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Speech by Ellie Dumerauf, Rayo Fall Friendraiser, 10/22/23


Part of the vision behind Rayo is to redefine what it means to be a Community Mental Health Center. We currently have two separate systems of mental healthcare: the Community Mental Health Center (or CMHC) for those with medicaid or without insurance, and the Private Practice for the privately insured. This doesn’t work for many reasons, but I’ll try to be brief.


Most importantly, as long as a system remains segregated it will remain unequal. Community mental health centers have a very different feel to them than the Private Practice. For one, they are typically very big. They must be in order to survive the constant turnover. Despite their size, the need for services exceeds their capacity, meaning waitlists are long and at the end of them clients have little choice in their provider.


Another source of inequity at the CMHC is the inconsistency in treatment. There are many ways to unpack this, but reasons for treatment inconsistency can be summarized by an unsustainable pay structure and a rigid divide between two systems. When the tension a clinician feels between their values and their income meets its breaking point, clients lose their therapist. When a client gets a job and suddenly has private insurance, they lose their therapist. On the flip side, when clients of a private practice lose insurance, they also often lose their therapist.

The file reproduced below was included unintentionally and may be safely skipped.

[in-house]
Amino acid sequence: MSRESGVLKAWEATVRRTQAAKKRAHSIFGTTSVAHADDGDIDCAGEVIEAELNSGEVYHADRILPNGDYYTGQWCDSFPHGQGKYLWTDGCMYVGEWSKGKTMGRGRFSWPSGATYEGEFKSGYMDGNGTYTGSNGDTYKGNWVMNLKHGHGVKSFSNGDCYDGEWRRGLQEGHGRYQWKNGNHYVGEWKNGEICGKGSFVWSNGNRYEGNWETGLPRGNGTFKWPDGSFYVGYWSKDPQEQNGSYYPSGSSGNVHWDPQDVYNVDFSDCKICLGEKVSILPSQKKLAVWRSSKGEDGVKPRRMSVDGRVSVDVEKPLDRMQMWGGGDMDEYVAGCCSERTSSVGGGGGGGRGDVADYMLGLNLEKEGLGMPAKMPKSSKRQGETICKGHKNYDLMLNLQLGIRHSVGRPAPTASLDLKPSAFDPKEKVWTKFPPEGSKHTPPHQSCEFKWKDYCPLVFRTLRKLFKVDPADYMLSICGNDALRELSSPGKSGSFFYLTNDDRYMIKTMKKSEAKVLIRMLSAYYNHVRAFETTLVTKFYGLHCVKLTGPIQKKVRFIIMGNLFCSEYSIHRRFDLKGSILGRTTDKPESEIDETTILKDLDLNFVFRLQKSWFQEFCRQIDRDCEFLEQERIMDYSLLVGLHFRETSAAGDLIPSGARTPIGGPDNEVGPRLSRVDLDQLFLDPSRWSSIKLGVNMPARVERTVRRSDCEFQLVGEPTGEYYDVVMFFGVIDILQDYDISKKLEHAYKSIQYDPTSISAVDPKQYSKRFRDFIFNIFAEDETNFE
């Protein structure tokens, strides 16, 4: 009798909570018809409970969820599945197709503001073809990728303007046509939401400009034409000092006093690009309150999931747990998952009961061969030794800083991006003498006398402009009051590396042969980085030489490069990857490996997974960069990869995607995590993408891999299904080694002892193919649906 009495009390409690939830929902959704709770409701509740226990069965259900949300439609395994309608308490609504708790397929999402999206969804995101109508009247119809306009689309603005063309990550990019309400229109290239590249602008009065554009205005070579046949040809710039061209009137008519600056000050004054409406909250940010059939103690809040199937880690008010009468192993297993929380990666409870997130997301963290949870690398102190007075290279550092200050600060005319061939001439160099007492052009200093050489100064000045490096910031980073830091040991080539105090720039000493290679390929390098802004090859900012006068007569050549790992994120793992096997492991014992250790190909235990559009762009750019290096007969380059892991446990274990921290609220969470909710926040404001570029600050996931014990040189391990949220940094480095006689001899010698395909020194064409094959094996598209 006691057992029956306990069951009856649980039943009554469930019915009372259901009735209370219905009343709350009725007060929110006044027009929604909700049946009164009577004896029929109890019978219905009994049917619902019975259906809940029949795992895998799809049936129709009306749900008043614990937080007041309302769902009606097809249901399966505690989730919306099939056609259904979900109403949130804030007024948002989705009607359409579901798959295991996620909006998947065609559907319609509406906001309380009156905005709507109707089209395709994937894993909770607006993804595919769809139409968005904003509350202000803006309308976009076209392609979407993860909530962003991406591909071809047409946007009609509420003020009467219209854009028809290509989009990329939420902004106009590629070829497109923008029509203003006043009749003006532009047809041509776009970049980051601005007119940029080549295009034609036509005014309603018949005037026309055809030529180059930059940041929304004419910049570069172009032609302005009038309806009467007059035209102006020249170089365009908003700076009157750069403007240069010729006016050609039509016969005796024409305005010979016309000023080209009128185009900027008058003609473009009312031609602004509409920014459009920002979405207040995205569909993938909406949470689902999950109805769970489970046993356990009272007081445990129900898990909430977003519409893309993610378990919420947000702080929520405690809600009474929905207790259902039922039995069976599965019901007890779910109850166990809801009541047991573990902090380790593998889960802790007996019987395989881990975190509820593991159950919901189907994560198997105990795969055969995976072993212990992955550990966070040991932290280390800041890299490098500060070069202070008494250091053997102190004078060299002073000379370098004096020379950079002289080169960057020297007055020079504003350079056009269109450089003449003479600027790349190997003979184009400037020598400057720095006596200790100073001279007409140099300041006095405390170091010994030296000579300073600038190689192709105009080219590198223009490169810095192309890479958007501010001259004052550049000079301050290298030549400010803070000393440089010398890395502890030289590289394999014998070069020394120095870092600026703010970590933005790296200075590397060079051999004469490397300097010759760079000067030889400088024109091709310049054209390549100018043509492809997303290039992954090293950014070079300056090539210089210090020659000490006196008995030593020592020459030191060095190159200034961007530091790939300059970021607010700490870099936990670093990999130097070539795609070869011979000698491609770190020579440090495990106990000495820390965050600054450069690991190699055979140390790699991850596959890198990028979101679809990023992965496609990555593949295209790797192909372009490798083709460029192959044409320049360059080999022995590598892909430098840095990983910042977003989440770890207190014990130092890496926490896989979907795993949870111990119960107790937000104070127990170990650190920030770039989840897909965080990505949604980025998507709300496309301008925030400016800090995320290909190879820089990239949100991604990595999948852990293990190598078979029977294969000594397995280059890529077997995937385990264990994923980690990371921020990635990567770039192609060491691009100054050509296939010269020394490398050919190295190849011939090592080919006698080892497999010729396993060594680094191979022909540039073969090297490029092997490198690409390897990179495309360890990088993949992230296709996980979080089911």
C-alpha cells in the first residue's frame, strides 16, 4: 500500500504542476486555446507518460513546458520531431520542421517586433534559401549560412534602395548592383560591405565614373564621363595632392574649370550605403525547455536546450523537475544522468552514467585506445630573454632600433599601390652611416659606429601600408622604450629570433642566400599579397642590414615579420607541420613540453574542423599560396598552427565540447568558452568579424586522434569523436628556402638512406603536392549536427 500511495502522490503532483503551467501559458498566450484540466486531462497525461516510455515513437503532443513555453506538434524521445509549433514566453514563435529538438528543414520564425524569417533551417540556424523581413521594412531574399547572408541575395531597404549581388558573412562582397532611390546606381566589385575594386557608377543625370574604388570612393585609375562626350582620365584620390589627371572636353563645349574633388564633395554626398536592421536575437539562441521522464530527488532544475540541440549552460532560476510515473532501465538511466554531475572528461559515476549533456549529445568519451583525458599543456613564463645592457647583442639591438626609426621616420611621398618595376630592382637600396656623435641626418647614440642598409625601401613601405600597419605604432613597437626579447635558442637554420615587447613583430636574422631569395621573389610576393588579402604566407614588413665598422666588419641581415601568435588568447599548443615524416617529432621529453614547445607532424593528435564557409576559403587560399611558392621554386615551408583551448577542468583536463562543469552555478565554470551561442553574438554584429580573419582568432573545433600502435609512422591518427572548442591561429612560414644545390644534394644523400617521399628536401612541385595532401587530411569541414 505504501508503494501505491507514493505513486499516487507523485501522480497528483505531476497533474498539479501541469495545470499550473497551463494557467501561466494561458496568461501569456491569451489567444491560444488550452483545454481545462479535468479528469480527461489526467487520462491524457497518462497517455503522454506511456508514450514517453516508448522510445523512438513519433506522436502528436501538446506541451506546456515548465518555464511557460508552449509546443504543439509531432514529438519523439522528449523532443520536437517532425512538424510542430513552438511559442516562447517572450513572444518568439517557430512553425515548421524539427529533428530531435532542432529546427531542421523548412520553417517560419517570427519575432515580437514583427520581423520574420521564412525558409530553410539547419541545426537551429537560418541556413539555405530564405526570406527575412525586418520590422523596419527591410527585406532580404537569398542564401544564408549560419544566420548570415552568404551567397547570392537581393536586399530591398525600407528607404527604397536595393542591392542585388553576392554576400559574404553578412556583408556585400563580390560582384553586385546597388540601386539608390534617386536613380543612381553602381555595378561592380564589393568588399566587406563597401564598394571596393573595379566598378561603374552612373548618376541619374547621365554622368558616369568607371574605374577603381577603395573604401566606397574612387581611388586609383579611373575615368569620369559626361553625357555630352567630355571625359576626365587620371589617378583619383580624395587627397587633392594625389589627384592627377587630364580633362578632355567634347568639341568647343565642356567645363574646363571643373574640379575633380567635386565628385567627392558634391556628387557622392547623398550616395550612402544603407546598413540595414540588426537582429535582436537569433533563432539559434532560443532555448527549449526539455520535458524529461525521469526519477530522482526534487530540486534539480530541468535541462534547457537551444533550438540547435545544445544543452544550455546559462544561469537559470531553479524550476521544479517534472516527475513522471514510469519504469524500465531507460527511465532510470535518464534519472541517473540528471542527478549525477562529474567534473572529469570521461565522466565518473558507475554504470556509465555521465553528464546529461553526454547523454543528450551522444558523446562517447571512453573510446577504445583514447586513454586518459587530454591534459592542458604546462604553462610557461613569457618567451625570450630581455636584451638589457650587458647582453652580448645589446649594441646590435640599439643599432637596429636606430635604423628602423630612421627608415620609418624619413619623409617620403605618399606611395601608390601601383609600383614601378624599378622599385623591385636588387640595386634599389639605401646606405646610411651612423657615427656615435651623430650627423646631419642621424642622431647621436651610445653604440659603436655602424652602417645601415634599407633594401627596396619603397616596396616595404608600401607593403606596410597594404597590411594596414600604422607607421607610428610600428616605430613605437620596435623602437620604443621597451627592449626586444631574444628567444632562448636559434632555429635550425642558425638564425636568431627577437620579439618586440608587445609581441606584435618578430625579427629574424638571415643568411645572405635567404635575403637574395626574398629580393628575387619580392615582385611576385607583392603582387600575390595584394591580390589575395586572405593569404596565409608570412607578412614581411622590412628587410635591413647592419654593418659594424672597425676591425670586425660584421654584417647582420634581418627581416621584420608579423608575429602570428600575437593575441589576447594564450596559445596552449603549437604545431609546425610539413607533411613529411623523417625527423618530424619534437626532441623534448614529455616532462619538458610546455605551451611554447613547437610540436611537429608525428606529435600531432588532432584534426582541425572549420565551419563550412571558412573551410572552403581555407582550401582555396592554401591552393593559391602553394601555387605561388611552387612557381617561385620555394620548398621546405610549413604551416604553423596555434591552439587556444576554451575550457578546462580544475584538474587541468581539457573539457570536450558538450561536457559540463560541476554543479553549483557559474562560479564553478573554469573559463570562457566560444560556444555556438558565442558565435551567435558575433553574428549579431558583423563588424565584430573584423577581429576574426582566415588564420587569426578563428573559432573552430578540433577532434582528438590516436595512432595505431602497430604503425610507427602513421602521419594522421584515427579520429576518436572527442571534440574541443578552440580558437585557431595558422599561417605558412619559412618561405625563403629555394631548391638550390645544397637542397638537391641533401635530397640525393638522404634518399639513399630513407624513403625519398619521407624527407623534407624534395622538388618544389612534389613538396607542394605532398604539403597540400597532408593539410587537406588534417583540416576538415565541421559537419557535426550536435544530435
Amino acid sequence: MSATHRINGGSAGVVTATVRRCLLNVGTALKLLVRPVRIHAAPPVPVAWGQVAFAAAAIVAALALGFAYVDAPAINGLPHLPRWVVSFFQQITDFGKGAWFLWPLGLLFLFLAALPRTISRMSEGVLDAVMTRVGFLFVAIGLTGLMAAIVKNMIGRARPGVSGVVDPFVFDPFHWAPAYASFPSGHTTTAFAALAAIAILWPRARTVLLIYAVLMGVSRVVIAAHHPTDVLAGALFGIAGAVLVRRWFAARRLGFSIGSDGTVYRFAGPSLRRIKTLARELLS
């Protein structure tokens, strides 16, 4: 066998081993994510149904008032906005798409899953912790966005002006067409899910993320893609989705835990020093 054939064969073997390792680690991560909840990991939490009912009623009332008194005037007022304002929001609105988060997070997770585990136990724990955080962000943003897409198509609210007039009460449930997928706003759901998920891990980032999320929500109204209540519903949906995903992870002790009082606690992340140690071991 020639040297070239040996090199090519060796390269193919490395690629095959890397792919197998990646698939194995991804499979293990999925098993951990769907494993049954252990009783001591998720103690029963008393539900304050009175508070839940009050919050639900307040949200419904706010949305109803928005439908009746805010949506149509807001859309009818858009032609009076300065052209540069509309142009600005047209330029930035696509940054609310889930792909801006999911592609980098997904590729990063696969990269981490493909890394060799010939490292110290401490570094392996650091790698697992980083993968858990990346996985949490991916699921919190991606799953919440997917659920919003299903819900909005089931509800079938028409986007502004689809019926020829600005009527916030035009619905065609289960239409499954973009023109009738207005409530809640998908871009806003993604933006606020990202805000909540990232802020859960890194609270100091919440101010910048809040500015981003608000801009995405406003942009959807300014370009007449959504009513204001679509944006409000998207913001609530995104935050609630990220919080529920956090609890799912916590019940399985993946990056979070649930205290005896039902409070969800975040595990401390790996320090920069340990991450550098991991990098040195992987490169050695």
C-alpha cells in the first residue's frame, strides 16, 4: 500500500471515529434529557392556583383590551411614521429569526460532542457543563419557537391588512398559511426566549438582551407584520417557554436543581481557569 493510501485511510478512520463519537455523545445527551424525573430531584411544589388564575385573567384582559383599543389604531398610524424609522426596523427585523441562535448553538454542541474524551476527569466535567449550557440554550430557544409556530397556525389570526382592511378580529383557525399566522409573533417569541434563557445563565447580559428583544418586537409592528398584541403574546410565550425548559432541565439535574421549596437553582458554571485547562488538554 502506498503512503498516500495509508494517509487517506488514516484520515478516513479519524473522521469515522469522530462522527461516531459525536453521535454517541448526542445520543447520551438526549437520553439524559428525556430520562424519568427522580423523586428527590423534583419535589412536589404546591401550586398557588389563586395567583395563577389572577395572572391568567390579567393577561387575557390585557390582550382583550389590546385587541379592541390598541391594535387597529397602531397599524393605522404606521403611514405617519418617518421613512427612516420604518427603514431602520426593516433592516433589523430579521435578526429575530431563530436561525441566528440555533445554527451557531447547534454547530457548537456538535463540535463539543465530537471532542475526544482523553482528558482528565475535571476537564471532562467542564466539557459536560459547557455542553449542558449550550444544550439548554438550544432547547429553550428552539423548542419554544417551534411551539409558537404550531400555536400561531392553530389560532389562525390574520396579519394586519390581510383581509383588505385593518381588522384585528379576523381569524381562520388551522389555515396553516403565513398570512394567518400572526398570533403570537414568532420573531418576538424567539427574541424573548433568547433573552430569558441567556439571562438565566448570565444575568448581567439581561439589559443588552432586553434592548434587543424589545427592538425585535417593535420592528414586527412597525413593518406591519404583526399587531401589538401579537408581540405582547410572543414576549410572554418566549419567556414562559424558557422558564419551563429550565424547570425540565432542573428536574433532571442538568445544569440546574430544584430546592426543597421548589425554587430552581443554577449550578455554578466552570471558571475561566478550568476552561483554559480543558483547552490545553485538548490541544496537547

There are very few private practices in the Chicago area that attempt to counteract this by accepting Medicaid, and those that do typically only accept one or two Medicaid plans. This means that they remain inaccessible to many.


I want to be clear that Rayo has no intention of operating as a private practice that accepts one or two Medicaid plans. We intend to become a Community Mental Health Center; meaning we plan to accept every Medicaid plan out there and are committed to offering sliding scale services to those without insurance. We will prioritize accessibility of care to this population by requiring all clinicians carry a minimum caseload of clients on Medicaid or who need a sliding scale. We are committed to providing support beyond therapy including community support, case management, and social resources.


However, by working with clients across the socioeconomic spectrum we dismantle the divide in our mental healthcare system and embrace what it means to be a community in the full sense of the word. Ideally, we create a Community Mental Health Center devoid of rigidity, a model that is sustainable to staff, and an agency truly able to meet the needs of those that rely on it.


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